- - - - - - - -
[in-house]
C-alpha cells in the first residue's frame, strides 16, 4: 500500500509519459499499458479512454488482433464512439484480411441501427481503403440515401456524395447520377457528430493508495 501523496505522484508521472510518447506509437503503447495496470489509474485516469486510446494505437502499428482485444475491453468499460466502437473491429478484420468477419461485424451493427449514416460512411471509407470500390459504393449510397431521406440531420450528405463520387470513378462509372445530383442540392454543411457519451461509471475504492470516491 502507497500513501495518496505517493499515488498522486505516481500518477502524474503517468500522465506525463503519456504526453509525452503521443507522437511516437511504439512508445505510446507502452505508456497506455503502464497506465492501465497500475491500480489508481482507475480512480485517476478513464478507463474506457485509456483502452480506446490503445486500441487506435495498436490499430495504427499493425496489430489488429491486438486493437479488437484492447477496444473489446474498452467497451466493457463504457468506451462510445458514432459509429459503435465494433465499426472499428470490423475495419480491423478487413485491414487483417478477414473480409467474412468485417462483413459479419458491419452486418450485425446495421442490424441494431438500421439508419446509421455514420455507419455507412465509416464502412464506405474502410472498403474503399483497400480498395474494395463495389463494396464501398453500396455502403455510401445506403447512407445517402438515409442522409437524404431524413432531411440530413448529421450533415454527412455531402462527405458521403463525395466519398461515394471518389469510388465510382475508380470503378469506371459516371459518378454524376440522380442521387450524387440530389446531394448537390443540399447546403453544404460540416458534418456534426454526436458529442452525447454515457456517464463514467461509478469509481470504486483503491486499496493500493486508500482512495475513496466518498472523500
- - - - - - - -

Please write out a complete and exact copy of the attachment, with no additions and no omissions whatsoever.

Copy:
[in-house]
C-alpha cells in the first residue's frame, strides 16, 4: 500500500509519459499499458479512454488482433464512439484480411441501427481503403440515401456524395447520377457528430493508495 501523496505522484508521472510518447506509437503503447495496470489509474485516469486510446494505437502499428482485444475491453468499460466502437473491429478484420468477419461485424451493427449514416460512411471509407470500390459504393449510397431521406440531420450528405463520387470513378462509372445530383442540392454543411457519451461509471475504492470516491 502507497500513501495518496505517493499515488498522486505516481500518477502524474503517468500522465506525463503519456504526453509525452503521443507522437511516437511504439512508445505510446507502452505508456497506455503502464497506465492501465497500475491500480489508481482507475480512480485517476478513464478507463474506457485509456483502452480506446490503445486500441487506435495498436490499430495504427499493425496489430489488429491486438486493437479488437484492447477496444473489446474498452467497451466493457463504457468506451462510445458514432459509429459503435465494433465499426472499428470490423475495419480491423478487413485491414487483417478477414473480409467474412468485417462483413459479419458491419452486418450485425446495421442490424441494431438500421439508419446509421455514420455507419455507412465509416464502412464506405474502410472498403474503399483497400480498395474494395463495389463494396464501398453500396455502403455510401445506403447512407445517402438515409442522409437524404431524413432531411440530413448529421450533415454527412455531402462527405458521403463525395466519398461515394471518389469510388465510382475508380470503378469506371459516371459518378454524376440522380442521387450524387440530389446531394448537390443540399447546403453544404460540416458534418456534426454526436458529442452525447454515457456517464463514467461509478469509481470504486483503491486499496493500493486508500482512495475513496466518498472523500